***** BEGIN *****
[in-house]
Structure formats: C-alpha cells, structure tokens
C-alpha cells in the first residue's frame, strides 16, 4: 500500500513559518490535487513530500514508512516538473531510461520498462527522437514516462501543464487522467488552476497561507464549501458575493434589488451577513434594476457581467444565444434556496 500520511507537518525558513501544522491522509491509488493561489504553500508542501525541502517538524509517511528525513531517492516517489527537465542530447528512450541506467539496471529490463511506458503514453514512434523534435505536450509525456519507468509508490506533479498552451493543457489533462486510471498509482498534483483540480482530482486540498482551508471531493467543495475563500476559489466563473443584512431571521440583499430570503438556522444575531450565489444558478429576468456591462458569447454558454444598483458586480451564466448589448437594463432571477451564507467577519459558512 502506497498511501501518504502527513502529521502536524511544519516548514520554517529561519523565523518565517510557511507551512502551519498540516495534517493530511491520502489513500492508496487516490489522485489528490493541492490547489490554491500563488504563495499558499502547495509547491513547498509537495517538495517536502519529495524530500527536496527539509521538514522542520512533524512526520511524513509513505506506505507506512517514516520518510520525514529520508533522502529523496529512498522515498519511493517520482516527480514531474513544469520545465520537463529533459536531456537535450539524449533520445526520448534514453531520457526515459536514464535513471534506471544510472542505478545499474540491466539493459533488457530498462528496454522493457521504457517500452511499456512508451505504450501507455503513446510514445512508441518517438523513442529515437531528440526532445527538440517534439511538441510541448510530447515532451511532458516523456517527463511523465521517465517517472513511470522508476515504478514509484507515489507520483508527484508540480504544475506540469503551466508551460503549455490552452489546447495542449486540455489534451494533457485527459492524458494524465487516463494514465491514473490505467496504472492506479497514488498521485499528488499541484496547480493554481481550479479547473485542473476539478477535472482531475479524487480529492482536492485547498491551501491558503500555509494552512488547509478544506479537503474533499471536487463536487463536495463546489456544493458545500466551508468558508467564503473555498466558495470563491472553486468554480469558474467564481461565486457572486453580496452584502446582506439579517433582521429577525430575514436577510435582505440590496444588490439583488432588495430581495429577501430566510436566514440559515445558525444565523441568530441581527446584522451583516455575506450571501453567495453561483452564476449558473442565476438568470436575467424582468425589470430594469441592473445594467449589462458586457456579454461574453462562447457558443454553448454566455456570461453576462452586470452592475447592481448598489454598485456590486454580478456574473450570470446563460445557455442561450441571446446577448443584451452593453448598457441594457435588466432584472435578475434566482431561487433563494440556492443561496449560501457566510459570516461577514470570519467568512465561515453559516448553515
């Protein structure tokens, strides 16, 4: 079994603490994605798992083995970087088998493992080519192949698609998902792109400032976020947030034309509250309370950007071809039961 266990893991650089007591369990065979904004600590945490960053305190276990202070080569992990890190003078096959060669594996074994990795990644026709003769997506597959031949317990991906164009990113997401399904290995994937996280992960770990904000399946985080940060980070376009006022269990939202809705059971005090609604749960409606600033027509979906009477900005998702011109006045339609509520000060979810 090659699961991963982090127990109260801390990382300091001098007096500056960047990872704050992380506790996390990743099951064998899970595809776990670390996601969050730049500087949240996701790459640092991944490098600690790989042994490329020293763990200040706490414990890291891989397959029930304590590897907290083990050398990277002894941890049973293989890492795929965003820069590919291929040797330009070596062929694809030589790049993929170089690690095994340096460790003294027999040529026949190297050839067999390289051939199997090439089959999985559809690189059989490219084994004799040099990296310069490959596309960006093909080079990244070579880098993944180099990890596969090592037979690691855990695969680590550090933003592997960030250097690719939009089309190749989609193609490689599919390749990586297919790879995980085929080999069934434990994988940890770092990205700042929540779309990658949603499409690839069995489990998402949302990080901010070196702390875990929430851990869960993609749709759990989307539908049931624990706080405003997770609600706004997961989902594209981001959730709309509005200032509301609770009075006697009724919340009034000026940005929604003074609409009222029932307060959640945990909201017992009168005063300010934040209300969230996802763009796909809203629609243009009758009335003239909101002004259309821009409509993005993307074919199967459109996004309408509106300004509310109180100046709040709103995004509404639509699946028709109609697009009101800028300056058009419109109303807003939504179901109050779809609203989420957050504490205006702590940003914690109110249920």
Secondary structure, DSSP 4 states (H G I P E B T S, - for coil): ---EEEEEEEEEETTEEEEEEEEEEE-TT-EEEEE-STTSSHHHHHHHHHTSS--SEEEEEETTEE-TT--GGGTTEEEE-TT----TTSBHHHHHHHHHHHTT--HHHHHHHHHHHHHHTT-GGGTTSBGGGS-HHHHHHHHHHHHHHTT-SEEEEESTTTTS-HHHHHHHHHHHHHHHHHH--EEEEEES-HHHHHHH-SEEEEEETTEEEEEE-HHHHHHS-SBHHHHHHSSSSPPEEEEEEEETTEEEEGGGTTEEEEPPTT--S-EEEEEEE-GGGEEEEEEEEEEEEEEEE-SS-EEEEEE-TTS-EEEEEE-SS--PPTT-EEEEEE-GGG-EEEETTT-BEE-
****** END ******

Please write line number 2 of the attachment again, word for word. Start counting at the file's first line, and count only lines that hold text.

Structure formats: C-alpha cells, structure tokens